- December 15, 2021
- Posted by: admin1
- Category: DPN Topics
Subject – Economy
Context – WPI inflation surges to 14.23% in Nov
- It is the most widely used inflation indicator in India.
- Published by the Office of Economic Adviser, Ministry of Commerce and Industry.
- All transactions at the first point of bulk sale in the domestic market are included.
- Major criticism for this index is that the general public does not buy products at wholesale price.
- The base year of All-India WPI has been revised from 2004-05 to 2011-12 in 2017.
- WPI includes three components viz,
- Manufactured products – 64.2%
- Primary articles – 22.6%
- Fuel and power – 13.1%
CPI vs. WPI
- WPI, tracks inflation at the producer level and CPI captures changes in prices levels at the consumer level.
- WPI does not capture changes in the prices of services, which CPI does.
- Disinflation is a situation of decrease in the rate of inflation over successive time period. It is simply slowing of inflation.
- Central banks will fight disinflation by expanding its monetary policy and lowering interest rates.
- Deflation is a decrease in general price levels throughout an economy.
- Deflation, which is the opposite of inflation, is mainly caused by shifts in supply and demand.
- When the general price level rises in a country because of the rise in prices of imported commodities, inflation is termed as imported.
- Two key contributors to India’s imports are: Crude Oil and Gold. Rise in prices of these two products lead to rise in the import bill of the country.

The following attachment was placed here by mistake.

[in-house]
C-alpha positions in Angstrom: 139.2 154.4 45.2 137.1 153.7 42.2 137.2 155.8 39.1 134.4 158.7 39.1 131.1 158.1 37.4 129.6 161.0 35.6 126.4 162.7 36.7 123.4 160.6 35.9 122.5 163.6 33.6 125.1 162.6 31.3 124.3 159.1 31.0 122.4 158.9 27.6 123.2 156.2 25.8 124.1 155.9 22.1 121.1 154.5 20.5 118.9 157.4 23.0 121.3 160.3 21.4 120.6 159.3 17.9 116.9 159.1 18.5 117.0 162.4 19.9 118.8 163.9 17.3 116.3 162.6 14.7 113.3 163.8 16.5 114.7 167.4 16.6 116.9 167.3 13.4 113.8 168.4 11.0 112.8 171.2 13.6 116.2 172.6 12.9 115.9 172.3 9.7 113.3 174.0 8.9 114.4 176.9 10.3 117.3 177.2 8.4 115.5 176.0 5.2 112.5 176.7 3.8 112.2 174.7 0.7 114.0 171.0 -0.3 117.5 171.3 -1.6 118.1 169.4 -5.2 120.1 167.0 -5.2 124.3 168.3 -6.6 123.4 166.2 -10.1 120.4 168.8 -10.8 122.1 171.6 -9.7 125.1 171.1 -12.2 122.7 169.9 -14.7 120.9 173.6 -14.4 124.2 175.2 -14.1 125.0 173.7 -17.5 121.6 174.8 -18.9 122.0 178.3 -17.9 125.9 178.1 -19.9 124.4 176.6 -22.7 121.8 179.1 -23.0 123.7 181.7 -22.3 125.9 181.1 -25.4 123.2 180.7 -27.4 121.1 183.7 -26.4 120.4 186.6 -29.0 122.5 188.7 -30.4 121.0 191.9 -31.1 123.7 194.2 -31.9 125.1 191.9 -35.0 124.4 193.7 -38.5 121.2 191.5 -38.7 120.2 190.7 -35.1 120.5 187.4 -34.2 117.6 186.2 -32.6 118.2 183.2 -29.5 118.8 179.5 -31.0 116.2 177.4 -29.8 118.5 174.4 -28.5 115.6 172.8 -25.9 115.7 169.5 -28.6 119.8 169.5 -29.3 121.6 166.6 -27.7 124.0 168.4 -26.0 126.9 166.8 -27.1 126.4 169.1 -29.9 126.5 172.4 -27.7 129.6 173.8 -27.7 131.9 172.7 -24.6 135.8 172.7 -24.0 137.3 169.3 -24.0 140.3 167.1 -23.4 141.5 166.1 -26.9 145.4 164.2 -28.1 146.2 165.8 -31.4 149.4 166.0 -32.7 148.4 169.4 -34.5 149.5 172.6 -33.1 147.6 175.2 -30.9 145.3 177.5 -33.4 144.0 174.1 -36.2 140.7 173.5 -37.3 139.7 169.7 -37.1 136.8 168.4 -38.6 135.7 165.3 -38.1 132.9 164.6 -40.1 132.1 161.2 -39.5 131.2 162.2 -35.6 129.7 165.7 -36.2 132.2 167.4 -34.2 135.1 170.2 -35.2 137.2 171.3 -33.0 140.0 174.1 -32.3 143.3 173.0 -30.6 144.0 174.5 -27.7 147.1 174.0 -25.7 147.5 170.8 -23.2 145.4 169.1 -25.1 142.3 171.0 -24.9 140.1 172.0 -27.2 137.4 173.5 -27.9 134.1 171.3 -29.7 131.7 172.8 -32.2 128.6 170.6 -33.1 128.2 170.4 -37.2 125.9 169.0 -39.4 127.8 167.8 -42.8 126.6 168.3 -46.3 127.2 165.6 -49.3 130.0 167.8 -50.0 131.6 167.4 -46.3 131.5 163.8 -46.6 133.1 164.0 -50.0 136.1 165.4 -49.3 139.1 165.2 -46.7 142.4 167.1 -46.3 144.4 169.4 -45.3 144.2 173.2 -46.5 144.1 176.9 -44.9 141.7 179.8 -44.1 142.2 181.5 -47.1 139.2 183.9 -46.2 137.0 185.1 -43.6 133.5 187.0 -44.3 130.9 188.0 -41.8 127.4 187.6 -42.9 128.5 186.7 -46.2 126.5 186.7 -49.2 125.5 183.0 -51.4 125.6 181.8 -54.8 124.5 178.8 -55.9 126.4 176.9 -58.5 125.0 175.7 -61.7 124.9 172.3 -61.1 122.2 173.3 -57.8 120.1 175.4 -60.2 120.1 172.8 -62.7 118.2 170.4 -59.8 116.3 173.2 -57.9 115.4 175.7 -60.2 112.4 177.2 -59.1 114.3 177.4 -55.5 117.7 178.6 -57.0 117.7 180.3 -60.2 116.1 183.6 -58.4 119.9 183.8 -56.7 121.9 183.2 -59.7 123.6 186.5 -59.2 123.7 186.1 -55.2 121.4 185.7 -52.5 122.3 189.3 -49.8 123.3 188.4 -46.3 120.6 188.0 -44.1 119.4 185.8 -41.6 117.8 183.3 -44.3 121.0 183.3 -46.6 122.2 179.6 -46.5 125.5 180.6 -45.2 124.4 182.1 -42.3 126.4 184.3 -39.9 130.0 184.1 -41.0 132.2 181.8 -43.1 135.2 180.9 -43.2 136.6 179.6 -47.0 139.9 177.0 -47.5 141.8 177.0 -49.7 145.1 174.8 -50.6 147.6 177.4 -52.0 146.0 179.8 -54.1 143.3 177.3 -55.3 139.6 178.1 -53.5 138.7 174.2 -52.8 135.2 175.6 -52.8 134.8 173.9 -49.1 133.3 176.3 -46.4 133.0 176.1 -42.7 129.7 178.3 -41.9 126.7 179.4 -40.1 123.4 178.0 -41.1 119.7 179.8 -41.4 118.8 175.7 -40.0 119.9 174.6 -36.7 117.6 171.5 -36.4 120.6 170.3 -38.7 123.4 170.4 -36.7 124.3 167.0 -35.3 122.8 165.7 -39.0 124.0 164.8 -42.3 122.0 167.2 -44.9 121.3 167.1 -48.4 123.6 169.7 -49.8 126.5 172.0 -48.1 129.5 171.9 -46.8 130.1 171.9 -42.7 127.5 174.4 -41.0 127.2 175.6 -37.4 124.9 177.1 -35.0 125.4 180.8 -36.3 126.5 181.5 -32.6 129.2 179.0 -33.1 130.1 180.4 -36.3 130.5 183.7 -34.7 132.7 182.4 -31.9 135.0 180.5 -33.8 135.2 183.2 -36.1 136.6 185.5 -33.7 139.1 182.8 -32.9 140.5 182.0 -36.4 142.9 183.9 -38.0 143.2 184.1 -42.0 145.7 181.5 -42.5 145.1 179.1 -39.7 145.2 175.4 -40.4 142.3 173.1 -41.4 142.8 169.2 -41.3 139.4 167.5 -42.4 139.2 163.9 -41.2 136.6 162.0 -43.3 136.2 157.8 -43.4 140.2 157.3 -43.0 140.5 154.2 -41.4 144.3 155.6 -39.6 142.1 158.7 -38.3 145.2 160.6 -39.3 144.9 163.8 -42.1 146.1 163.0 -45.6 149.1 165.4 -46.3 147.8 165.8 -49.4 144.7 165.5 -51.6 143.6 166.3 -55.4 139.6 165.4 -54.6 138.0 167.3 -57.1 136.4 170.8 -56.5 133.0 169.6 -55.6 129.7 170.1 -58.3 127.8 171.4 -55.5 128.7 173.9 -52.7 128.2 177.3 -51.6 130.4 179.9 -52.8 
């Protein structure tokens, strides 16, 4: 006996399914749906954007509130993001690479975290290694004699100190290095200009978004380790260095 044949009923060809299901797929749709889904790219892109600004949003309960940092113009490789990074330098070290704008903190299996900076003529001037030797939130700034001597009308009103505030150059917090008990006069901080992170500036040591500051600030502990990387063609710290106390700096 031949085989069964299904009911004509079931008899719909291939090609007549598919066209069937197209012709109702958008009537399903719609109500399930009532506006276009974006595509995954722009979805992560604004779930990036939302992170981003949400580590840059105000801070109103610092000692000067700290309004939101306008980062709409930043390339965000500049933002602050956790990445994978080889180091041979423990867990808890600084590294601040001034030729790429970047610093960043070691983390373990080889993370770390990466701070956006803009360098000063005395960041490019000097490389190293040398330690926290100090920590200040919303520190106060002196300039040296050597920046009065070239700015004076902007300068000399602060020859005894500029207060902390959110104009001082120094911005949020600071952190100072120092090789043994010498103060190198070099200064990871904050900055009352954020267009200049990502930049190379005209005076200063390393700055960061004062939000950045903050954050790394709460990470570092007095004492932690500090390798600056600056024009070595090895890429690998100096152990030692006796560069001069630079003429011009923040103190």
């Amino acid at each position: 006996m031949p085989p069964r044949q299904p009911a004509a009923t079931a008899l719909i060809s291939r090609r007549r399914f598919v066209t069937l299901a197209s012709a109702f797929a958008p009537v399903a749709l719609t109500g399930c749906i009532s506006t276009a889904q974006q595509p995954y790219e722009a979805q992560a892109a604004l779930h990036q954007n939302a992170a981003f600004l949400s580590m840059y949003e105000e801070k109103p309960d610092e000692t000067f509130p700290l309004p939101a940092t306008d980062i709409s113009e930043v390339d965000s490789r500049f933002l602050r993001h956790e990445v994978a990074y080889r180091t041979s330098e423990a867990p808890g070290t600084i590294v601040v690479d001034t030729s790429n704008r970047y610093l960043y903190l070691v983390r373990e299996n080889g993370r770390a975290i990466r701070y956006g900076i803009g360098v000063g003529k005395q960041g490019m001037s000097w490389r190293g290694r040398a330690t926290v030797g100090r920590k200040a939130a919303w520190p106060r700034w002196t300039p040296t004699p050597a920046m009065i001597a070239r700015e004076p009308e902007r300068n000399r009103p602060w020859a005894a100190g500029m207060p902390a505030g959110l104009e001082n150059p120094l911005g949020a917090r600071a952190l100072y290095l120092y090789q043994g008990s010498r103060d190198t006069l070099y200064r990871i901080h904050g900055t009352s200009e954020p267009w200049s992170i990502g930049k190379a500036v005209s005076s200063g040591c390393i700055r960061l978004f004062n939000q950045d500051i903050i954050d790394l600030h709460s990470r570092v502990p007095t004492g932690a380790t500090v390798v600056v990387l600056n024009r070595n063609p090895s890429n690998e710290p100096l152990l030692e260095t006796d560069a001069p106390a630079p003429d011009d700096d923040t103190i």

- Fuel and power has 14.91% weightage in the Wholesale Price Index in India.
- However, inflation may also rise due to the depreciation of the domestic currency, which pushes up the rupee cost of imported items.
- Structural inflation is the one prevailing in most developing countries.
- The situation is due to the operation of the structural weakness (supply bottleneck, lack of infrastructure, etc.) existing in a developing economy.
- Lack of adequate supply responses or production to increase in demand is the cause of structural inflation.
- The Structuralist argues that the economies of developing countries like, Latin America and India are structurally underdeveloped as well as highly volatile due to the existence of weak institutions and imperfect working of markets.
- Such economies face the problem of both shortages of supply, under utilisation of resources as well as excessive demand in some sectors.
- For example
- Under developed transportation sector will increase logistic cost and will result in overall increase in prices of commodities
- Similarly, structural bottlenecks in agricultural sector such as APMCs, involvement of middlemen, imperfect price discovery leads to rise in food prices
- Resource constraints (such as government Budget constrain) to finance infrastructure development.